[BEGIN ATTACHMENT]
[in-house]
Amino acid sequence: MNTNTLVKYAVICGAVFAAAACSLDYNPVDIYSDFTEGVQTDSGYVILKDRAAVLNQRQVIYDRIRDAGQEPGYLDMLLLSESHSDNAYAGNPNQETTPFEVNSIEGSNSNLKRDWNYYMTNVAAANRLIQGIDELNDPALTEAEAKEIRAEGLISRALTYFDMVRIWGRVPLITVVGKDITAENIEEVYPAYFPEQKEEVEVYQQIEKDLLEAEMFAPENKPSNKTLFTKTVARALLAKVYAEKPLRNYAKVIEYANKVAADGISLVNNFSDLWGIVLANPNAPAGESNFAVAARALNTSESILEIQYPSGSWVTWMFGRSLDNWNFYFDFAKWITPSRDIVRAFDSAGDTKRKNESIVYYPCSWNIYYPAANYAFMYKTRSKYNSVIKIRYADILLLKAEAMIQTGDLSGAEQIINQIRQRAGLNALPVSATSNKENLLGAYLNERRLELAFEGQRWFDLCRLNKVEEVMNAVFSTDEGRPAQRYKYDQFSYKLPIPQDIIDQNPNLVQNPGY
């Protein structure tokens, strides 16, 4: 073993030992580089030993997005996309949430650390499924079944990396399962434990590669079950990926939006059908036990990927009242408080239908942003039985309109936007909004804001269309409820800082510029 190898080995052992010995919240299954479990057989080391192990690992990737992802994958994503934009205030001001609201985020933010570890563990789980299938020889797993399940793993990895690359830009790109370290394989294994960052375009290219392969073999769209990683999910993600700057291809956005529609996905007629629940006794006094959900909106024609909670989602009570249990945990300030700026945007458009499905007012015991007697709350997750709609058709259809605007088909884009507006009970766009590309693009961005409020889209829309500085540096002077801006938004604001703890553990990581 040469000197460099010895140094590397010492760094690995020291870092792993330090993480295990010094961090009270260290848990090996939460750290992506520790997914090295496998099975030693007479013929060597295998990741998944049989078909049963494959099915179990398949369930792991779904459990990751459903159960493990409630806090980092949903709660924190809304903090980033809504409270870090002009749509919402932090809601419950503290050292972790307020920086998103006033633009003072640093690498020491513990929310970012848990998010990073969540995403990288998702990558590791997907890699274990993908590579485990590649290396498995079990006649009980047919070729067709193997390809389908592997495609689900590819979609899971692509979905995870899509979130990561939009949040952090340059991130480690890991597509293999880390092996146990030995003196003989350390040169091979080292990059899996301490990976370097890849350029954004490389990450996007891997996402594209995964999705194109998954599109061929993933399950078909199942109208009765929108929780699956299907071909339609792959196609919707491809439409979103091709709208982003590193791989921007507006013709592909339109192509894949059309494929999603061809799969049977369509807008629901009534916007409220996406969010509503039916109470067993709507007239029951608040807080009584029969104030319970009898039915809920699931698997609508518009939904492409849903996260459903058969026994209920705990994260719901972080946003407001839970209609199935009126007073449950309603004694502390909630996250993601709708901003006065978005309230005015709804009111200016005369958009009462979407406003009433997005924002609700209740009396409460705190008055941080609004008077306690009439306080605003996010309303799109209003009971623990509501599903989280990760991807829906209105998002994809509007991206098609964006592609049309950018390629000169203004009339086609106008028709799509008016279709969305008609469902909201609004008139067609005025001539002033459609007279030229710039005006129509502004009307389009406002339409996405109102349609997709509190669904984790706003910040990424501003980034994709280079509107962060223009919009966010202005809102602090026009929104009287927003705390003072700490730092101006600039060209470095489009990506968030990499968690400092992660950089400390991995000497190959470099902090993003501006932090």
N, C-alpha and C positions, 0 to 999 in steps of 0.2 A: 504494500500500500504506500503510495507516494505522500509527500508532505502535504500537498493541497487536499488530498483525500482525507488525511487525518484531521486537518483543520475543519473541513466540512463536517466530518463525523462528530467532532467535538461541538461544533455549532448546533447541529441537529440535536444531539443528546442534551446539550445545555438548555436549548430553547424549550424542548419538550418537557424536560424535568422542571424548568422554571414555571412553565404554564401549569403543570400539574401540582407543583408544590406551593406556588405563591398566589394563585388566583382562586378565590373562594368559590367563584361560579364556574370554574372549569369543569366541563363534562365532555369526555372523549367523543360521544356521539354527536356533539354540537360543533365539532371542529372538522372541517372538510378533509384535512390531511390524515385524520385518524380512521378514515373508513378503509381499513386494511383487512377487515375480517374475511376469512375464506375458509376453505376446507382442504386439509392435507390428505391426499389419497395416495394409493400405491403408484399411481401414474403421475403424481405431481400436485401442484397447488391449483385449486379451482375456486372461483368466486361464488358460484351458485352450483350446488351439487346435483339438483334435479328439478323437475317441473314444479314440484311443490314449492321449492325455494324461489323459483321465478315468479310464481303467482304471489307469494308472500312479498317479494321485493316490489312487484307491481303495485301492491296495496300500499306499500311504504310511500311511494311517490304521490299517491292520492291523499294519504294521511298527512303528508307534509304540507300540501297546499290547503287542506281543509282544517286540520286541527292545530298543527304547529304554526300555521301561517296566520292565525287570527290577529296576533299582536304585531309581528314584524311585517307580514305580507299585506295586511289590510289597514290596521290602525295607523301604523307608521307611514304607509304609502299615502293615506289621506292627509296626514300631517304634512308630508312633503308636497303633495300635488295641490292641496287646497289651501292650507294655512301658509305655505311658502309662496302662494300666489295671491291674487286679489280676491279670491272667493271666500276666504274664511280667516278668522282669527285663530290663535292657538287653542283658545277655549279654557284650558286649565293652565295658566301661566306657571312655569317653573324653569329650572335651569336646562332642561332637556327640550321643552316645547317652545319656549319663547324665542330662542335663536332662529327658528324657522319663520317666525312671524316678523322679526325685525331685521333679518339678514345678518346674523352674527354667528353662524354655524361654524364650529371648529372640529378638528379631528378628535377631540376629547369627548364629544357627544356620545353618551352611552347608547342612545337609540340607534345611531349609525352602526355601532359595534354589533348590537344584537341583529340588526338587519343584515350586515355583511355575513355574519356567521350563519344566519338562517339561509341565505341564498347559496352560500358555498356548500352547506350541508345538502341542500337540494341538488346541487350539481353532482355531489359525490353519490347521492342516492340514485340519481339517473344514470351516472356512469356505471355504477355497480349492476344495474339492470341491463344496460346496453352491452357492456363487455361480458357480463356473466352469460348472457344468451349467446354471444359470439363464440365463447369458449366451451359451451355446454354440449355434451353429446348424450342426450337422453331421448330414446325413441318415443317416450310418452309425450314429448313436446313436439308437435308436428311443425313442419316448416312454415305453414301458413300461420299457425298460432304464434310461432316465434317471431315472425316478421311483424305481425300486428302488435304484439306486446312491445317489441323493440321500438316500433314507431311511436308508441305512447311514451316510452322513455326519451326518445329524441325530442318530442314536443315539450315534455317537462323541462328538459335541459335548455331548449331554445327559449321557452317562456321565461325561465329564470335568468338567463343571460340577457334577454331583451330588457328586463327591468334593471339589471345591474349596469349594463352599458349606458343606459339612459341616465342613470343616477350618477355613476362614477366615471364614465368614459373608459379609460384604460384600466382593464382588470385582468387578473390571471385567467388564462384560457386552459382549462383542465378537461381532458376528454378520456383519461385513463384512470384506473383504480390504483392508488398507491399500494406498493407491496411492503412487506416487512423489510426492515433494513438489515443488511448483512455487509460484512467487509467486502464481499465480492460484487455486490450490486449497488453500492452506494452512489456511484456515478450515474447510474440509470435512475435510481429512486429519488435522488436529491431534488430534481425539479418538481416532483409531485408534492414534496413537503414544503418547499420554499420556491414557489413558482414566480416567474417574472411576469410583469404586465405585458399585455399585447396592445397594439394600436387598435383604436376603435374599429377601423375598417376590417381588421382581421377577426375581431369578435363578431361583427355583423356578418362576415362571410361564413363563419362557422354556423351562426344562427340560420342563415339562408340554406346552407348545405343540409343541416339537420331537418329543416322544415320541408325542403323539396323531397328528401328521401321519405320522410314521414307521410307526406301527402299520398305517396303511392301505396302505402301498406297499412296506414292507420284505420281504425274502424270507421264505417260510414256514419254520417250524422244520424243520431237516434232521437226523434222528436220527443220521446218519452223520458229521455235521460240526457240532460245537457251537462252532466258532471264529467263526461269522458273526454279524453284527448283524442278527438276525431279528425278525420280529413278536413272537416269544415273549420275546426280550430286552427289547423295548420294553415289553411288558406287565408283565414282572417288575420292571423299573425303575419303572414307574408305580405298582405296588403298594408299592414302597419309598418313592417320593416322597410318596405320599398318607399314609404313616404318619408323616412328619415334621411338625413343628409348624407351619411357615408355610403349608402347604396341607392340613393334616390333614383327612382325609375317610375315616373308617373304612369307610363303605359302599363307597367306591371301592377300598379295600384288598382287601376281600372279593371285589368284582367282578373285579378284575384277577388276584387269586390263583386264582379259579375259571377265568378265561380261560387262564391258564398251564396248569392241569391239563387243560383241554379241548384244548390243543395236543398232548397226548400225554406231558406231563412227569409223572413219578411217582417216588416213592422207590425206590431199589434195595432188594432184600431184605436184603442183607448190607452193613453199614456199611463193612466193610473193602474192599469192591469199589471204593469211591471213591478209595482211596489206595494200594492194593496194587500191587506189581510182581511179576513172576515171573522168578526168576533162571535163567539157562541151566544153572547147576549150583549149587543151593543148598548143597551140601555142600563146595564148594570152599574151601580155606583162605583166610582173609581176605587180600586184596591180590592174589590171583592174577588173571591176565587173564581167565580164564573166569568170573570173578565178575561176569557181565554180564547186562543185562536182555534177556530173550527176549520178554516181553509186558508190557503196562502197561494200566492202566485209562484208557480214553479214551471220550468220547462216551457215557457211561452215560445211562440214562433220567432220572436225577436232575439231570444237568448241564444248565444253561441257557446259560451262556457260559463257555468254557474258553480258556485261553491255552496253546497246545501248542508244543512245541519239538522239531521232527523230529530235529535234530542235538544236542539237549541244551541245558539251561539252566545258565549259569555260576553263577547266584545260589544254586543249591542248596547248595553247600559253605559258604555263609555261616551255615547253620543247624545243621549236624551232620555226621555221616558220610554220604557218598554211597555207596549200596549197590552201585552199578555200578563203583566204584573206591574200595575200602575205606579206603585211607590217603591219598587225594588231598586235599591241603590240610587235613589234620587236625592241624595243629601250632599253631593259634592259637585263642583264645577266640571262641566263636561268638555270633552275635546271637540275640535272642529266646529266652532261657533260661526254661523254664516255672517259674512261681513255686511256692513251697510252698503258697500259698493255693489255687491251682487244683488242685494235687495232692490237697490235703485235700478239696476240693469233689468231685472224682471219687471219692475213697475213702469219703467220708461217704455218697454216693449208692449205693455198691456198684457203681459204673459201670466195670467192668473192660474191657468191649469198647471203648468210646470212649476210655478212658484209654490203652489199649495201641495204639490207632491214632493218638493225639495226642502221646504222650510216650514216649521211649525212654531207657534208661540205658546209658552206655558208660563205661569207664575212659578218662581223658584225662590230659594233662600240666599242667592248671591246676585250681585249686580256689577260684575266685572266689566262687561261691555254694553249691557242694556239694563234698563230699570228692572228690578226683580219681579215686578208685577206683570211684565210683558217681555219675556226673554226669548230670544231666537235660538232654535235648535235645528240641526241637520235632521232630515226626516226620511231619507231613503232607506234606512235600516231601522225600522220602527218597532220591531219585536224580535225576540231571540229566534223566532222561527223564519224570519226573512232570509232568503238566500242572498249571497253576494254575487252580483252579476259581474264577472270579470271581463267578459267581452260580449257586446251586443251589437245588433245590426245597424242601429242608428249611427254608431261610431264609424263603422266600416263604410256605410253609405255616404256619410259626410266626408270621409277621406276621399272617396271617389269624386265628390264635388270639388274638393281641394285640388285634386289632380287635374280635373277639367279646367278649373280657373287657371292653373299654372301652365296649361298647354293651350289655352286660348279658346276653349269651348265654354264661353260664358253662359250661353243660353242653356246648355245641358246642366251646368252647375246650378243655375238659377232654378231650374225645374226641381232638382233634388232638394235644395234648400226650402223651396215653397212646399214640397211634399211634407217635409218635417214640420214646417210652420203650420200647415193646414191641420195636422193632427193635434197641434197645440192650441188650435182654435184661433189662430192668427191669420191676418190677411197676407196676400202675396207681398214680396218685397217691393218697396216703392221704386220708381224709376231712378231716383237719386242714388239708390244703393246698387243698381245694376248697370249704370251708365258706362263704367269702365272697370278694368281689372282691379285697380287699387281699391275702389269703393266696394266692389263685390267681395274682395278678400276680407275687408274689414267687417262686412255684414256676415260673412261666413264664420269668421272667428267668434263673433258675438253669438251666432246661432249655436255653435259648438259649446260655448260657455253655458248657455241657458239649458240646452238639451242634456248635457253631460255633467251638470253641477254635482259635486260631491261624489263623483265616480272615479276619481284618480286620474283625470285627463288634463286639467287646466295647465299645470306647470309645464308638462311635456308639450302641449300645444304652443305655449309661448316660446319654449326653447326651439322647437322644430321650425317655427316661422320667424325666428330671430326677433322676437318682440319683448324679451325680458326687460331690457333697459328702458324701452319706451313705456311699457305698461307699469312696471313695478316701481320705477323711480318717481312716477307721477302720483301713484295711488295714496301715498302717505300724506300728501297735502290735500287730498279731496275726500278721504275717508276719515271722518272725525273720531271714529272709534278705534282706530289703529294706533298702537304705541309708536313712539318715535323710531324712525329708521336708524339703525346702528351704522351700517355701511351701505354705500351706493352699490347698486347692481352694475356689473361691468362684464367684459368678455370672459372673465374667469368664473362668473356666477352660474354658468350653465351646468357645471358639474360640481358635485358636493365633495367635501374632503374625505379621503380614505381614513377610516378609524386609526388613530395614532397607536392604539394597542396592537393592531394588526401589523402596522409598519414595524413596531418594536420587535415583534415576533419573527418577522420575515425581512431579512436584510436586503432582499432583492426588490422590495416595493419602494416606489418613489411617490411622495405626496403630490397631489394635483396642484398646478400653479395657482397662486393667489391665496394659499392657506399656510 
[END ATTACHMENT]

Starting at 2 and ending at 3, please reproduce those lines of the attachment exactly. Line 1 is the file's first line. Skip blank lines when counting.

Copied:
Amino acid sequence: MNTNTLVKYAVICGAVFAAAACSLDYNPVDIYSDFTEGVQTDSGYVILKDRAAVLNQRQVIYDRIRDAGQEPGYLDMLLLSESHSDNAYAGNPNQETTPFEVNSIEGSNSNLKRDWNYYMTNVAAANRLIQGIDELNDPALTEAEAKEIRAEGLISRALTYFDMVRIWGRVPLITVVGKDITAENIEEVYPAYFPEQKEEVEVYQQIEKDLLEAEMFAPENKPSNKTLFTKTVARALLAKVYAEKPLRNYAKVIEYANKVAADGISLVNNFSDLWGIVLANPNAPAGESNFAVAARALNTSESILEIQYPSGSWVTWMFGRSLDNWNFYFDFAKWITPSRDIVRAFDSAGDTKRKNESIVYYPCSWNIYYPAANYAFMYKTRSKYNSVIKIRYADILLLKAEAMIQTGDLSGAEQIINQIRQRAGLNALPVSATSNKENLLGAYLNERRLELAFEGQRWFDLCRLNKVEEVMNAVFSTDEGRPAQRYKYDQFSYKLPIPQDIIDQNPNLVQNPGY
């Protein structure tokens, strides 16, 4: 073993030992580089030993997005996309949430650390499924079944990396399962434990590669079950990926939006059908036990990927009242408080239908942003039985309109936007909004804001269309409820800082510029 190898080995052992010995919240299954479990057989080391192990690992990737992802994958994503934009205030001001609201985020933010570890563990789980299938020889797993399940793993990895690359830009790109370290394989294994960052375009290219392969073999769209990683999910993600700057291809956005529609996905007629629940006794006094959900909106024609909670989602009570249990945990300030700026945007458009499905007012015991007697709350997750709609058709259809605007088909884009507006009970766009590309693009961005409020889209829309500085540096002077801006938004604001703890553990990581 040469000197460099010895140094590397010492760094690995020291870092792993330090993480295990010094961090009270260290848990090996939460750290992506520790997914090295496998099975030693007479013929060597295998990741998944049989078909049963494959099915179990398949369930792991779904459990990751459903159960493990409630806090980092949903709660924190809304903090980033809504409270870090002009749509919402932090809601419950503290050292972790307020920086998103006033633009003072640093690498020491513990929310970012848990998010990073969540995403990288998702990558590791997907890699274990993908590579485990590649290396498995079990006649009980047919070729067709193997390809389908592997495609689900590819979609899971692509979905995870899509979130990561939009949040952090340059991130480690890991597509293999880390092996146990030995003196003989350390040169091979080292990059899996301490990976370097890849350029954004490389990450996007891997996402594209995964999705194109998954599109061929993933399950078909199942109208009765929108929780699956299907071909339609792959196609919707491809439409979103091709709208982003590193791989921007507006013709592909339109192509894949059309494929999603061809799969049977369509807008629901009534916007409220996406969010509503039916109470067993709507007239029951608040807080009584029969104030319970009898039915809920699931698997609508518009939904492409849903996260459903058969026994209920705990994260719901972080946003407001839970209609199935009126007073449950309603004694502390909630996250993601709708901003006065978005309230005015709804009111200016005369958009009462979407406003009433997005924002609700209740009396409460705190008055941080609004008077306690009439306080605003996010309303799109209003009971623990509501599903989280990760991807829906209105998002994809509007991206098609964006592609049309950018390629000169203004009339086609106008028709799509008016279709969305008609469902909201609004008139067609005025001539002033459609007279030229710039005006129509502004009307389009406002339409996405109102349609997709509190669904984790706003910040990424501003980034994709280079509107962060223009919009966010202005809102602090026009929104009287927003705390003072700490730092101006600039060209470095489009990506968030990499968690400092992660950089400390991995000497190959470099902090993003501006932090």